If there are a large number of ties, then the denominator in the definition of Kendall’s tau (see Kendall’s Tau Basic Concepts) should be replaced by
where nx is the number of pairs with a tie in variable x and ny is the number of pairs with a tie in variable y. This version of Kendall’s Tau is often called tau-b (instead of the previous version which is called tau-a).
The calculation of ny is similar to that of D described in Kendall’s Tau Hypothesis Testing, namely for each i, count the number of j > i for which xi = xj. This sum is ny. Calculating nx is similar, although potentially easier since the xi are in ascending order.
Since in general C(m, 2) = 1 + 2 +⋯+ (m–1), it follows that
where ti = the number of elements in the ith group of ties among the x values and uj = the number of elements in the jth group of ties among the y values.
Example 1: Repeat the analysis for Example 1 of Kendall’s Tau Normal Approximation using Kendall’s tau for the data in range A3:B18 of Figure 1.
Figure 1 – Hypothesis testing for Kendall’s tau (with ties)
As we did in Example 1 of Kendall’s Tau Hypothesis Testing, we first sort the data, placing the results in range D3:E18. This time we can see that there are ties.
The calculation is similar to that used for Example 1 of Kendall’s Tau Normal Approximation, except that we need to account for the ties. In particular, the formula for inversions (D) needs to be modified. E.g. cell F4 in Figure 1 contains the formula =COUNTIFS(E5:E$19,”<“&E4, D5:D$19,”>” & D4).
In order to calculate the modified denominator for tau we need to calculate nx and ny. E.g. the calculation for nx is carried out by putting the formula =COUNTIF(D5:D$19,”=”&D4) in cell H4. We next highlight the range H4:H18 and press Ctrl-D to copy this formula into all the relevant cells in column H. Placing the formula = SUM(H4:H18) in cell H19 yields the value for nx. The value ny (cell I19) can be calculated in a similar way.
We can calculate the value of C as the sum of the concordance elements in a fashion similar to that used to calculate D.
E.g. cell G4 contains the formula =COUNTIFS(E5:E$19,”>”&E4, D5:D$19,”>” & D4). Alternatively we note that C = C(n, 2) – D – T. Now C(n, 2) = C(15, 2) = 105 (cell M5), D = 72 (cell F19) and T = nx + ny – nx&y = 7 + 4 – 1 = 10. The number of ties is equal to the number of ties in x plus the number of ties y minus the number of ties for both x and y, nx&y. We calculate nx&y as the sum of the cells in column J where for example cell J4 contains the formula =COUNTIFS(D5:D$19,”=”&D4,E5:E$19,”=”&E4).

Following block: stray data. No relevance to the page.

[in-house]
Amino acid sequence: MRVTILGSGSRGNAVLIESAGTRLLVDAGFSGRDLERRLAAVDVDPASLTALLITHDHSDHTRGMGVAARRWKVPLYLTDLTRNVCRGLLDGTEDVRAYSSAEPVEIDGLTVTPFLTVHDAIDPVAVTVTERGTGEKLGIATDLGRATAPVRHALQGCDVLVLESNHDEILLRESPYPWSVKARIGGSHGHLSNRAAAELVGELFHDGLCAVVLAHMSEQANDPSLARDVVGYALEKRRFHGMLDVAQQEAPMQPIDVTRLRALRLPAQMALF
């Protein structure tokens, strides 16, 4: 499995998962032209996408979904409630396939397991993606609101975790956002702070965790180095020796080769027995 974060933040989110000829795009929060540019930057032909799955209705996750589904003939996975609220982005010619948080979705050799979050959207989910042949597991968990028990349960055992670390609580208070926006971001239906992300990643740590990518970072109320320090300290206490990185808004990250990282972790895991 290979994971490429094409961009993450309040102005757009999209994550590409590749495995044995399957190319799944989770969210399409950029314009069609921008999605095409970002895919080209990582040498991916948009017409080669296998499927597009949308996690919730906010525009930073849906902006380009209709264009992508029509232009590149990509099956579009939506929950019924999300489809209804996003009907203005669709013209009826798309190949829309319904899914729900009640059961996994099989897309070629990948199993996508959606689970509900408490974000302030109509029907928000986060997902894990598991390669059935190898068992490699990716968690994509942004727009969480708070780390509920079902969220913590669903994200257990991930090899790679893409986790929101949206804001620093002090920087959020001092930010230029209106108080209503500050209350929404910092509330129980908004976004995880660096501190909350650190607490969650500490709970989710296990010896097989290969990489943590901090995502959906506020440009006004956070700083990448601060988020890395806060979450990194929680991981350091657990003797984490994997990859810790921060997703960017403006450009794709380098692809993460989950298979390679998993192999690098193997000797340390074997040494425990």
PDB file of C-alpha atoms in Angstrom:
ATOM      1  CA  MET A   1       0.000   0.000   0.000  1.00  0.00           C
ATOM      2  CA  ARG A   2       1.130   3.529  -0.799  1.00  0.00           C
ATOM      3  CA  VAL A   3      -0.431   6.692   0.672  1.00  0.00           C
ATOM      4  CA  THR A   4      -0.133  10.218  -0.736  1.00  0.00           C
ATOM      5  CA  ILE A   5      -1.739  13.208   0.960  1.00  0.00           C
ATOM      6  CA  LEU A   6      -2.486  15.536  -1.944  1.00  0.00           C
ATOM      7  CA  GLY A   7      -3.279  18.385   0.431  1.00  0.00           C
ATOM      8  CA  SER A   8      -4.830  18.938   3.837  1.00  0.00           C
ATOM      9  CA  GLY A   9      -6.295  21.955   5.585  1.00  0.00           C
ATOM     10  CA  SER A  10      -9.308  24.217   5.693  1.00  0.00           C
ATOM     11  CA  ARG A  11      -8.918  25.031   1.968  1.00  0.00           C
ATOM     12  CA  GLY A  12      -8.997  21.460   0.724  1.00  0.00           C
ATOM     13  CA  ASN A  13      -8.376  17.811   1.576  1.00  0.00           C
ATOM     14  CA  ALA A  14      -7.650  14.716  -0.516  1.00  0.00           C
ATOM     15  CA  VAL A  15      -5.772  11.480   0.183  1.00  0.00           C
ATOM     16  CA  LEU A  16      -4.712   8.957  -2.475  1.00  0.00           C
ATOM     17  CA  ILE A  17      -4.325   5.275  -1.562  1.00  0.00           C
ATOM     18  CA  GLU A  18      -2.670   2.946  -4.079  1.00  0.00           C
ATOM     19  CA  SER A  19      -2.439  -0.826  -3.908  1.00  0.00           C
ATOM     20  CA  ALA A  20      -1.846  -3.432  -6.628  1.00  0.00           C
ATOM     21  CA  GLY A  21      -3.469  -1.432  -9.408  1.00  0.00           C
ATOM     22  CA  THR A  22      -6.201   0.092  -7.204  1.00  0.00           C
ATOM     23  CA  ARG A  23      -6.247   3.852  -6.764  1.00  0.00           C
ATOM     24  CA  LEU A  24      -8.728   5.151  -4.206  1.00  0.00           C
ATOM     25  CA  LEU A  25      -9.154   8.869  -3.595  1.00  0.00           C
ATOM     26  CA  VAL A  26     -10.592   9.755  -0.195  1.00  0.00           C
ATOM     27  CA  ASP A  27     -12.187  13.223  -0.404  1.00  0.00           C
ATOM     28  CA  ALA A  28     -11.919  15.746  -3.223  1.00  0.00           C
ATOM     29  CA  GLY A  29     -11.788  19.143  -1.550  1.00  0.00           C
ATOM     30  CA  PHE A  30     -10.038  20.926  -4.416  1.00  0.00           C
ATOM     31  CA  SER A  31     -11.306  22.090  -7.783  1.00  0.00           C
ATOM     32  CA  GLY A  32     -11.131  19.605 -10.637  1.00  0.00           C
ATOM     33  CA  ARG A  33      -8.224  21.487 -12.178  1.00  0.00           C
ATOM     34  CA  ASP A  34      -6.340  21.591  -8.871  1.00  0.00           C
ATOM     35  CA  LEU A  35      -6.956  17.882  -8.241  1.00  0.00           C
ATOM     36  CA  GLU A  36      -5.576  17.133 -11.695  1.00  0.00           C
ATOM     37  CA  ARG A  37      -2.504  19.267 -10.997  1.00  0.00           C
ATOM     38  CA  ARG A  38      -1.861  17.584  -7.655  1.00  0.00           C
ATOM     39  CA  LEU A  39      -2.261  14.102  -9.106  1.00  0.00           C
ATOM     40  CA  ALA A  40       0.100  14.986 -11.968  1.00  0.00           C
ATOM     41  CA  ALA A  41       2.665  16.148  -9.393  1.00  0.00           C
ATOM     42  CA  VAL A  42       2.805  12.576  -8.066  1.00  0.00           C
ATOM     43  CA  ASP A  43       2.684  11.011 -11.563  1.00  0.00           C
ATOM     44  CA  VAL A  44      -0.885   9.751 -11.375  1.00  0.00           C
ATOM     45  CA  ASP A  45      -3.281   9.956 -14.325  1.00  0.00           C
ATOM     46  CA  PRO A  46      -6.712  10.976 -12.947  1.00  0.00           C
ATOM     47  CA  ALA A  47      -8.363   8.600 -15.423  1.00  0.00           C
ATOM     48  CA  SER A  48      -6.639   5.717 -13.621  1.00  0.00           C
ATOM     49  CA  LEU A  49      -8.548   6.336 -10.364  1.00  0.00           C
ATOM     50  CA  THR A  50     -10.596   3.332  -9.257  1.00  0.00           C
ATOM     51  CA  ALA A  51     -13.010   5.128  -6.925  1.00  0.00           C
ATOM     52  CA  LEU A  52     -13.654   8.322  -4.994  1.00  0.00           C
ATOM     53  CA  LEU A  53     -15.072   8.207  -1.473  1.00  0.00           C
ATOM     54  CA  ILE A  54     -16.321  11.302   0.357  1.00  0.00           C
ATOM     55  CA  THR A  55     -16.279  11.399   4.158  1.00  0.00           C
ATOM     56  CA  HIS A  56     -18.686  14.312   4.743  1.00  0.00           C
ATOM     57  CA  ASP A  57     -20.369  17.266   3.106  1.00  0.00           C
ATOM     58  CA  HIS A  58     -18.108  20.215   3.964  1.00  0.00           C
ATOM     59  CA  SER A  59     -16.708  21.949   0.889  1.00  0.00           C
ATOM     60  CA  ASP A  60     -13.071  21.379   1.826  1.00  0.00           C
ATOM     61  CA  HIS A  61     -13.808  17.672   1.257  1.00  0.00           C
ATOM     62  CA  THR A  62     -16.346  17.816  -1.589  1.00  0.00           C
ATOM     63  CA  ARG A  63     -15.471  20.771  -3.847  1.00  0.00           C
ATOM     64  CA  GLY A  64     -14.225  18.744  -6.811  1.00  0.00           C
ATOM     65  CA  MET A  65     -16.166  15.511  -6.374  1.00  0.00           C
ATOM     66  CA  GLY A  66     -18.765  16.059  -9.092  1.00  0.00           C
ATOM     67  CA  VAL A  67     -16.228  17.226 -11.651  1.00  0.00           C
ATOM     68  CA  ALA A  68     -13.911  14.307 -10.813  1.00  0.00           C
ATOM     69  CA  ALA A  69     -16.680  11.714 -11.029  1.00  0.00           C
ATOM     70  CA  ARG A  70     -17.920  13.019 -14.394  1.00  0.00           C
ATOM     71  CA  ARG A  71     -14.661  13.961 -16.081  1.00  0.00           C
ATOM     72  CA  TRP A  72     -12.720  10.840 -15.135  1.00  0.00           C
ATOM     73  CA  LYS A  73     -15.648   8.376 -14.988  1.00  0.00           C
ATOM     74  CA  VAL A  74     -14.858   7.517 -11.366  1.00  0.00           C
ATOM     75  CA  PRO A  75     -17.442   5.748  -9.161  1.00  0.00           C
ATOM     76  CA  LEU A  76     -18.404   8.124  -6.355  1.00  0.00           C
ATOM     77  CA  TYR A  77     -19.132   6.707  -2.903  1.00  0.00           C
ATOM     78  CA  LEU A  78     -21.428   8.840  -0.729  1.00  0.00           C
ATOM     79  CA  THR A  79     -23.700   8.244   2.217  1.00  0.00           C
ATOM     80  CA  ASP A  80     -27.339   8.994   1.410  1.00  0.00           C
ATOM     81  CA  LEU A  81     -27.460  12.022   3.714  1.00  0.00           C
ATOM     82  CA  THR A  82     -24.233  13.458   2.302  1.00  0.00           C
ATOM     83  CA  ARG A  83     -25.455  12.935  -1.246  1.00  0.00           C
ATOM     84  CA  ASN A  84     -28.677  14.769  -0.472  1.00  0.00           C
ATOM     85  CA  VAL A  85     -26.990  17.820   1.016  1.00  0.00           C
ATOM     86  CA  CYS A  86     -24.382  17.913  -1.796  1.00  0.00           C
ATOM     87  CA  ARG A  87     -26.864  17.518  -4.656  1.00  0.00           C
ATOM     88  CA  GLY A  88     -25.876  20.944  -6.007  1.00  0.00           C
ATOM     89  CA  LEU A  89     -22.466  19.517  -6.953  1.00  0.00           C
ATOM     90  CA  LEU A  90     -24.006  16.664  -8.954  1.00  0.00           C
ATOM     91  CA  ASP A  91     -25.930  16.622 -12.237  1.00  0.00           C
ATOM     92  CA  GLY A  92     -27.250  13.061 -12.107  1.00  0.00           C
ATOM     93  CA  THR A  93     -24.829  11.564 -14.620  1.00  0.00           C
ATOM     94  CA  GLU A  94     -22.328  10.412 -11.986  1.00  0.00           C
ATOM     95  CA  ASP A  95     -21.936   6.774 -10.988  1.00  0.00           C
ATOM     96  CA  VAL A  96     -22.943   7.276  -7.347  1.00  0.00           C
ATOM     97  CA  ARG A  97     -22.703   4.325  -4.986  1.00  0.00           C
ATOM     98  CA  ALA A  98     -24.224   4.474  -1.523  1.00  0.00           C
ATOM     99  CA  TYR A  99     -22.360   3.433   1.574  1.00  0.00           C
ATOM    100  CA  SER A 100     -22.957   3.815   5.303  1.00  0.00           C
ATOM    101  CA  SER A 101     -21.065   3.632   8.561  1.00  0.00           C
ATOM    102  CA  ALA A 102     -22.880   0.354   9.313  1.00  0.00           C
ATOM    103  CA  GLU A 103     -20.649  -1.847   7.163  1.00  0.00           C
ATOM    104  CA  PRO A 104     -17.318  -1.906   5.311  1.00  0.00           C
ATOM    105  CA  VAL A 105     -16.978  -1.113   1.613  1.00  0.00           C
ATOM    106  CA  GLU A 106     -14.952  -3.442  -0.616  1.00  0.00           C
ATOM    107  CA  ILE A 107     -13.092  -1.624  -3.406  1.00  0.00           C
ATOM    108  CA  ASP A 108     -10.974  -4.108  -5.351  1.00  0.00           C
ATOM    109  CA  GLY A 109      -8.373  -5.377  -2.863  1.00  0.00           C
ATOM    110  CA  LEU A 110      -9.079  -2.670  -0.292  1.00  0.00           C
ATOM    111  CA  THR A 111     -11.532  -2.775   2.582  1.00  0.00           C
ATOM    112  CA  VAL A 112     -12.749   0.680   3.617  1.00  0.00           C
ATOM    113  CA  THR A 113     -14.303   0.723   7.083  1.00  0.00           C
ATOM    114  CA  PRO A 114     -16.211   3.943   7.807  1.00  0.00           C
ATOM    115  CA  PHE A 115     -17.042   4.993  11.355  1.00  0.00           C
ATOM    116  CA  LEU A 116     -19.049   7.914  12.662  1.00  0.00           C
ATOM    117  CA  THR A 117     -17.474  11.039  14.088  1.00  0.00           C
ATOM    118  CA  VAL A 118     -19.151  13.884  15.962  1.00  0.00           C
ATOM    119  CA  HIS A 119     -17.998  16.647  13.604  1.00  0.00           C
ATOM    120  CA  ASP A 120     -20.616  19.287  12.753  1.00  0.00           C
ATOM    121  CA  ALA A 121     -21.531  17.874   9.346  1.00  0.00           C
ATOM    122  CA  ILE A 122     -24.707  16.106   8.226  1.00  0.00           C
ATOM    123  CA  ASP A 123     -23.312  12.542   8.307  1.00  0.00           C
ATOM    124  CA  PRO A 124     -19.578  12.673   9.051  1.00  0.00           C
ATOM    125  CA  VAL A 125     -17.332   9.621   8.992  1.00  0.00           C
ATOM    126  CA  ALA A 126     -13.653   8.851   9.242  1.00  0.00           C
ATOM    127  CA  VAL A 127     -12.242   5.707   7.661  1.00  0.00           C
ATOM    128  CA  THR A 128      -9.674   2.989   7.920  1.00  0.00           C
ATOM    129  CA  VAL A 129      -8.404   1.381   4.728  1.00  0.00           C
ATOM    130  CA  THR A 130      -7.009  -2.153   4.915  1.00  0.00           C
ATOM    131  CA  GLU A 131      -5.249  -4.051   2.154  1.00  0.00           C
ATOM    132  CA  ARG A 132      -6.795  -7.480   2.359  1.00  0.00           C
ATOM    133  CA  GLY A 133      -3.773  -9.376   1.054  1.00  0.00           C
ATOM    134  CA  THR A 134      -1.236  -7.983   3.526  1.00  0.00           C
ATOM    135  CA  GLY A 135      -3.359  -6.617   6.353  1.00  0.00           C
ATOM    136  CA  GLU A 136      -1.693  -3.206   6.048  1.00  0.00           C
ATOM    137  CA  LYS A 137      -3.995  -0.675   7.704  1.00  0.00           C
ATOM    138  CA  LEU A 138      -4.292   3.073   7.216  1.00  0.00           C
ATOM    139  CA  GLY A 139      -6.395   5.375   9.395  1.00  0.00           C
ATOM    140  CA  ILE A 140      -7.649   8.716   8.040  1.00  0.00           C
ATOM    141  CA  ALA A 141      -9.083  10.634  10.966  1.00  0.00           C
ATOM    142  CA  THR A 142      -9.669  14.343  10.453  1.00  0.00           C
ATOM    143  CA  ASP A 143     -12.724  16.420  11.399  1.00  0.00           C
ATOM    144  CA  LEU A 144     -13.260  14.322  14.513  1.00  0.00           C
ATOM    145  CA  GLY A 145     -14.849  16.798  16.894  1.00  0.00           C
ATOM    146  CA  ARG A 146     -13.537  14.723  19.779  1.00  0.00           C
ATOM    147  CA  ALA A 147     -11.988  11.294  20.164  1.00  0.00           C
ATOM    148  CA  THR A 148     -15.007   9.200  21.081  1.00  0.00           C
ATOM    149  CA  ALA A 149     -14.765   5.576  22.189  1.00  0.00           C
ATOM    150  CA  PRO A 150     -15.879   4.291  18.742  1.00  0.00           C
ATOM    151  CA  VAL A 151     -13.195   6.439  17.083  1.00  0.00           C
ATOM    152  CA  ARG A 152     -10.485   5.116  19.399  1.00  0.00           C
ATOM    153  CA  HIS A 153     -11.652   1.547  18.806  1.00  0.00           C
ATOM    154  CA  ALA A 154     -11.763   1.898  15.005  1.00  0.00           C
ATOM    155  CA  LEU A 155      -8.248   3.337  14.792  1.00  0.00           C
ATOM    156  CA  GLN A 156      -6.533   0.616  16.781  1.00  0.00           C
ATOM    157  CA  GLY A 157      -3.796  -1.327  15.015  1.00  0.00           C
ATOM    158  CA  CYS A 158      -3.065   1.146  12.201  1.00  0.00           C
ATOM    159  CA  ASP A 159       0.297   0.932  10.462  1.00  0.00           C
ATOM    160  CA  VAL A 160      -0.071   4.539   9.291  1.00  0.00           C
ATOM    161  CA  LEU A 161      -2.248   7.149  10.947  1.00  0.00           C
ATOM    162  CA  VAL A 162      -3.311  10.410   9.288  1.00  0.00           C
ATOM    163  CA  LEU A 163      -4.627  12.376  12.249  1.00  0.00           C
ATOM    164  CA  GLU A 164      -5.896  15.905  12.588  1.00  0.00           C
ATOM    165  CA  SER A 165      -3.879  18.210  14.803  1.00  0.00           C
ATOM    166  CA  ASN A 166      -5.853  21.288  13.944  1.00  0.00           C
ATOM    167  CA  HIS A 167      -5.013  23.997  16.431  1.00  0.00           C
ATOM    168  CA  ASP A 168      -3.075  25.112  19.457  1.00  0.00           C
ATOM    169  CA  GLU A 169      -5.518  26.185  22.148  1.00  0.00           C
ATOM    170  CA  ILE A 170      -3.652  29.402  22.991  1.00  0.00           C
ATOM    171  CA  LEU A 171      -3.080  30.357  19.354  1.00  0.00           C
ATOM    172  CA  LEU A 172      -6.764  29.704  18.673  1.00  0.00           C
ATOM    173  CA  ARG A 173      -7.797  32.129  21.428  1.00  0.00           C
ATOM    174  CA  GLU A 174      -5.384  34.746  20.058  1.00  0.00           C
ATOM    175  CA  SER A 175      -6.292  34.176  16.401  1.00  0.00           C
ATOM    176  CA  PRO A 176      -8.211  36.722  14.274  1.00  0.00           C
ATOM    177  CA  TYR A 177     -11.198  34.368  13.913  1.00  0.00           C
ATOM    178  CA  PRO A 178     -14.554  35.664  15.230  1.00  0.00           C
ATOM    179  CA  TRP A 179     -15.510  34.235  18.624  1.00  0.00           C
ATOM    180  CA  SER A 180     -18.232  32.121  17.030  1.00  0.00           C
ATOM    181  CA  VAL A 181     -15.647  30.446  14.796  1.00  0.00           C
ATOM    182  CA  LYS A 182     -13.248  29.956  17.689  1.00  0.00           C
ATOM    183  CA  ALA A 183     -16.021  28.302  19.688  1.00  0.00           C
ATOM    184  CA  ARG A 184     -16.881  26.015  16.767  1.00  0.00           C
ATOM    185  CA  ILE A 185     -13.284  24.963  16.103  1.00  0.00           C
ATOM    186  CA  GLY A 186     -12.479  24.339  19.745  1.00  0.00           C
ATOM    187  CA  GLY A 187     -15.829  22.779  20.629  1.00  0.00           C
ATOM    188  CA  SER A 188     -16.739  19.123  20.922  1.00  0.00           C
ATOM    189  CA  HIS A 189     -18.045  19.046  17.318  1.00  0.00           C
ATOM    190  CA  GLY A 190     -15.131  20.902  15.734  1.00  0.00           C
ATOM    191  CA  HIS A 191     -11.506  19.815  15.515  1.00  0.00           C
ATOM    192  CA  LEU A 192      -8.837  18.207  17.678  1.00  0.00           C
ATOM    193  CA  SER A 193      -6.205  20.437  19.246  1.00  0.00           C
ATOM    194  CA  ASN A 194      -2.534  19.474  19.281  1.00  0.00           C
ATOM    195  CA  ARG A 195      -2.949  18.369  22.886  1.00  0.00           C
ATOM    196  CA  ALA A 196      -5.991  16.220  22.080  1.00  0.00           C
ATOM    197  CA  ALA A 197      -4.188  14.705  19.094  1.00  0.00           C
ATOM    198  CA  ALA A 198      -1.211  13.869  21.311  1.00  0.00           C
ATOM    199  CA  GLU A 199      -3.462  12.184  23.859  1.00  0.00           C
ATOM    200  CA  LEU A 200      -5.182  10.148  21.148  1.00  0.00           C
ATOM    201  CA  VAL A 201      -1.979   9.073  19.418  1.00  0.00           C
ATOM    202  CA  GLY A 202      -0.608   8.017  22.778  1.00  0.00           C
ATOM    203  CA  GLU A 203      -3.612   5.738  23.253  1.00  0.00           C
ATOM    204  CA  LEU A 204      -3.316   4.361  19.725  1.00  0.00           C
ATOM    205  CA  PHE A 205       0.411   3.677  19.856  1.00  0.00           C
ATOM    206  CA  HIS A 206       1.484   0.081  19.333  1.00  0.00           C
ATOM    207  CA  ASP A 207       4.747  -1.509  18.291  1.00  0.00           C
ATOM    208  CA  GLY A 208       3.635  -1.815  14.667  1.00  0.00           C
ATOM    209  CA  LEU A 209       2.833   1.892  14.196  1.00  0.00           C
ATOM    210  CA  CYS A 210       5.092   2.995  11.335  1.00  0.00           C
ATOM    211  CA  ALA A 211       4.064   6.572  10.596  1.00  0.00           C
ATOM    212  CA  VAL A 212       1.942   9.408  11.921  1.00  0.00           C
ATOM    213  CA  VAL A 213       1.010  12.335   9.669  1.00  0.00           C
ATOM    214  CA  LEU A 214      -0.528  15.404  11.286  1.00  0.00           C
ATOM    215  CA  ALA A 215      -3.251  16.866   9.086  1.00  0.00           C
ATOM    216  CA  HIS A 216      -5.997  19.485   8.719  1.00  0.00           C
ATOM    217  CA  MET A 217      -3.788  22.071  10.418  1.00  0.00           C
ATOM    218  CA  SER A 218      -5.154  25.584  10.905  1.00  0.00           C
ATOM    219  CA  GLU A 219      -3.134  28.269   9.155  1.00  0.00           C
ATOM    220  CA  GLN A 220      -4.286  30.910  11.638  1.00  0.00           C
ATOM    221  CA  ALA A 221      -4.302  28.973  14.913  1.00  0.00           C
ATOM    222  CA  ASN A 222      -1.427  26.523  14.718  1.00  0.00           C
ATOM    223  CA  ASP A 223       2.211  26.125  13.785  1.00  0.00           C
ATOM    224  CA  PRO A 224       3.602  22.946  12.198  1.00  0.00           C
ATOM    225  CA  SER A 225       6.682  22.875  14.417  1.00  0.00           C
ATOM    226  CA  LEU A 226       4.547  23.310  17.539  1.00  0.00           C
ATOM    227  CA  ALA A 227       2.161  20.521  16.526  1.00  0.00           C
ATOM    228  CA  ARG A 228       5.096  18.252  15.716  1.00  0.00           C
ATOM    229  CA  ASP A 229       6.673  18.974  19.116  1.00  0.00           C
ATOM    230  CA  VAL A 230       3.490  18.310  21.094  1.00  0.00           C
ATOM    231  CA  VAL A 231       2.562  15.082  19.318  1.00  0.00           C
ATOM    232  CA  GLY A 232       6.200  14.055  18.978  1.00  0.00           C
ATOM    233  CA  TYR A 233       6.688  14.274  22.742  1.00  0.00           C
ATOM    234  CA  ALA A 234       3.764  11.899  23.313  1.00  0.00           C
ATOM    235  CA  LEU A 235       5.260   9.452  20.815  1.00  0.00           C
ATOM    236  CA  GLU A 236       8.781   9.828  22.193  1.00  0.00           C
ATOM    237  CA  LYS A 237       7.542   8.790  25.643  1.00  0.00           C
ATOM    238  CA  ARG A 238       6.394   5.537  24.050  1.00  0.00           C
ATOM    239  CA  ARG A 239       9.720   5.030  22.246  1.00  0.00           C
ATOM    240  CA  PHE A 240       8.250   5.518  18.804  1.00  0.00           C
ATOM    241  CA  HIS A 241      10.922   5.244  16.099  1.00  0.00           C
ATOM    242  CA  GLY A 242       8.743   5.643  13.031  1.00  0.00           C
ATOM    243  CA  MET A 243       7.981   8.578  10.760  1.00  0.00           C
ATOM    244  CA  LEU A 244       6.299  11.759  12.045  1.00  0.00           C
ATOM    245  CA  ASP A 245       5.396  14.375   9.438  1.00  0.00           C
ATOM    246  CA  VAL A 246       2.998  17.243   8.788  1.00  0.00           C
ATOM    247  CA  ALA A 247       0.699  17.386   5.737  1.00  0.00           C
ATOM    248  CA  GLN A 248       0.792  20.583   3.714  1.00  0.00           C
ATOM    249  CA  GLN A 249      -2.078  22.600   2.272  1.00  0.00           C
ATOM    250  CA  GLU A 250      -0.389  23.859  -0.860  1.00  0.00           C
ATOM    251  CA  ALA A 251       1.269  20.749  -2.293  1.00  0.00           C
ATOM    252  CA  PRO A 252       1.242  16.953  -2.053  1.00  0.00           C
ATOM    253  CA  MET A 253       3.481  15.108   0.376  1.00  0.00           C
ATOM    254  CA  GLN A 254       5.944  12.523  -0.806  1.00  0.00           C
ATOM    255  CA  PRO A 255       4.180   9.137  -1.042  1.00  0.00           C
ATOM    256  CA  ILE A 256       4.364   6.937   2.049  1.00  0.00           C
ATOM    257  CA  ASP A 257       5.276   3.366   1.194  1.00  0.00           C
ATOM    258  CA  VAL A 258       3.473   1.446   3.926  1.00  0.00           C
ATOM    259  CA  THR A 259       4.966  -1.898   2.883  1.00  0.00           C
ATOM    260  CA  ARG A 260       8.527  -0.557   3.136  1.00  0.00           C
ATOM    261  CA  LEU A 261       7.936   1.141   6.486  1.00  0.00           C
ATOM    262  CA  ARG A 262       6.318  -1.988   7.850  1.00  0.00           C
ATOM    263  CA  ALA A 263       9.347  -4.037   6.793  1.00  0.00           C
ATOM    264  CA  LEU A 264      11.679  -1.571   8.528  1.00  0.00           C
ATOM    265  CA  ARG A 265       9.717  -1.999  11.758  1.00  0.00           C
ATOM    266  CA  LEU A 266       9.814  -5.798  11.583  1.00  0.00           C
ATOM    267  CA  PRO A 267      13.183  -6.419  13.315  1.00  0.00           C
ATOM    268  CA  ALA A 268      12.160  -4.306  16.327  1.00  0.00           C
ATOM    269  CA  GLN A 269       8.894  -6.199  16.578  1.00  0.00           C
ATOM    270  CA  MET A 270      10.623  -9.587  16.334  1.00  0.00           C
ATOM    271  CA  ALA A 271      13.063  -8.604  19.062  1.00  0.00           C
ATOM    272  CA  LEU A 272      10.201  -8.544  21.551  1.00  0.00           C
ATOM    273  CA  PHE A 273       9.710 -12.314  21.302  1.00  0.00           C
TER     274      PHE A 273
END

Kendall’s tau (cell M8) is calculated by the formula =(M7-M6)/SQRT((M5-H19)*(M5–I19)).
Observation: If there are a lot of ties we also need to modify the calculation of the standard error as follows:
Example 2: Repeat the analysis for Example 1 using the improved version of the standard error and z described above.
We show the analysis in Figure 2.
Figure 2 – Hypothesis testing for Kendall’s tau: improved version
C and D are calculated as before, but this time we handle the ties using the formulas
Column H contains a non-zero value only for those values in column D (the x values) which are the first one of a group of ties. This value is one less than the number of ties in that group. Similarly column I handles the ties from column E (the y values). E.g. the value 78 occurs 4 times in column D, the first of these in cell D12, and so cell H12 contains the value 4 – 1 = 3. This is done using the formula
Thus there are C(4, 2) = 6 pairs with value 78.
Since for any m, C(m, 2) = m(m–1)/2, we can calculate the number of ties for x, namely nx = C(ti, 2) by the formula =SUMPRODUCT(H4:H18,H4:H18+1)/2, and similarly for ny. In a similar fashion we can calculate the values of all the formulas in the previous observation, as shown in Figure 3.
Figure 3 – Calculation of standard error
From m (cell Q9) we calculate the standard error (cell L9) and the z-score (cell L12) as shown in Figure 2.
Observation: The KCORREL function with ties = TRUE (default) can be employed to carry out all these calculations automatically (see above). Alternatively, the Kendall’s Tau option of the Correlation data analysis tool can also be employed to carry out all these calculations (see Correlation Data Analysis Tool).
For example, the key results for Example 2 can be calculated using the formula =KCORREL(A4:A18,B4:B18,TRUE), as shown in Figure 4.
Figure 4 – Output of KCORREL with ties correction